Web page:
nothing to me, for I am nobody.

But, after all, I fear I am unjust to the Railway Company, for there
was light enough for me to see, and in some measure scrutinize, the
face of my fellow-passenger. I could discern a strong chin, and good,
useful jaws; with a firm-lipped mouth, and a nose more remarkable for
quantity than disposition of mass, being rather low, and very
thick. It was surmounted by two brilliant, kindly, black eyes. I lay
in wait for his forehead, as if I had been a hunter, and he some
peculiar animal that wanted killing right in the middle of it. But it
was some time before I was gratified with a sight of it. I did see it,
however, and I _was_ gratified. For when he wanted to throw away the
end of his cigar, finding his window immovable (the frosty wind that
bore the snow-flakes blowing from that side), and seeing that I opened
mine to accommodate him, he moved across, and, in so doing, knocked
his hat against the roof. As he displaced, to replace it, I had my
opportunity. It was a splendid forehead for size every way, but
chiefly for breadth. A kind of rugged calm rested upon it - a
suggestion of slumbering power, which it delighted me to contemplate.
I felt that that was the sort of man to make a friend of, if one had
the good luck to be able. But I did not yet make any advance towards
further acquaintance.

My reader may, however, be desirous of knowing what kind of person is
making so much use of the pronoun _I_. He may have the same curiosity
to know his fellow-traveller over the region of these pages, that I
had to see the forehead of the clergyman. I can at least prevent any
further inconvenience from this possible curiosity, by telling him
enough to destroy his interest in me.

I am an - - ; well, I suppose I _am_ an old bachelor; not very far from
fifty, in fact; old enough, at all events, to be able to take pleasure
in watching without sharing; yet ready, notwithstanding, when occasion
offers, to take any necessary part in what may be going on, I am able,
as it were, to sit quietly alone, and look down upon life from a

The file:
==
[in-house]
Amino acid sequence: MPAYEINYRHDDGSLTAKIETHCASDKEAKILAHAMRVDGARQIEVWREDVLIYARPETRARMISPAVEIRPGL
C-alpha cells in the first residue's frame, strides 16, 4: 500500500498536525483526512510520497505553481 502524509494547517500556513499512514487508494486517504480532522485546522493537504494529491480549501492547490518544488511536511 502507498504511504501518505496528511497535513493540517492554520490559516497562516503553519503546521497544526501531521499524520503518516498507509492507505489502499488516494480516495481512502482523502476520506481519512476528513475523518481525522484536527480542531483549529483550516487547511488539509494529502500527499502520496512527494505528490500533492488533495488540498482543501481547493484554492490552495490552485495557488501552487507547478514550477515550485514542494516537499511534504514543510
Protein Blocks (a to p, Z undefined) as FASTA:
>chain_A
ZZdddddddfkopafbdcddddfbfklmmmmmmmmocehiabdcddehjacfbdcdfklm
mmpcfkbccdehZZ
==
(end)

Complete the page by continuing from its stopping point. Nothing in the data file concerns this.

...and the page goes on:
second-floor window, delighting myself with my own speculations, and
weaving the various threads I gather, into webs of varying kind and
quality. Yet, as I have already said in another form, I am not the
last to rush down stairs and into the street, upon occasion of an
accident or a row in it, or a conflagration next door. I may just
mention, too, that having many years ago formed the Swedenborgian
resolution of never growing old, I am as yet able to flatter myself
that I am likely to keep it.

In proof of this, if further garrulity about myself can be pardoned, I
may state that every year, as Christmas approaches, I begin to grow
young again. At least I judge so from the fact that a strange,
mysterious pleasure, well known to me by this time, though little
understood and very varied, begins to glow in my mind with the first
hint, come from what quarter it may, whether from the church service,
or a bookseller's window, that the day of all the year is at hand - is
climbing up from the under-world. I enjoy it like a child. I buy the
Christmas number of every periodical I can lay my hands on, especially
those that have pictures in them; and although I am not very fond of
plum-pudding, I anticipate with satisfaction the roast beef and the
old port that ought always to accompany it. And above all things, I
delight in listening to stories, and sometimes in telling them.

It amuses me to find what a welcome nobody I am amongst young people;
for they think I take no heed of them, and don't know what they are
doing; when, all the time, I even know what they are thinking. They
would wonder to know how often I feel exactly as they do; only I think
the feeling is a more earnest and beautiful thing to me than it can be
to them yet. If I see a child crowing in his mother's arms, I seem to
myself to remember making precisely the same noise in my mother's
arms. If I see a youth and a maiden looking into each other's eyes, I
know what it means perhaps better than they do. But I say nothing. I
do not even smile; for my face is puckered, and I have a weakness
about the eyes. But all this will be proof enough that I have not
grown very old, in any bad and to-be-avoided sense, at least.

And now all the glow of the Christmas time was at its height in my
heart. For I was going to spend the Day, and a few weeks besides, with
a very old friend of mine, who lived near the town at which we were
about to arrive like a postscript. - Where could my companion be going?
I wanted to know, because I hoped to meet him again somehow or other.

I ought to have told you, kind reader, that my name is Smith - actually
_John_ Smith; but I'm none the worse for that; and as I do not want to
be distinguished much from other people, I do not feel it a hardship.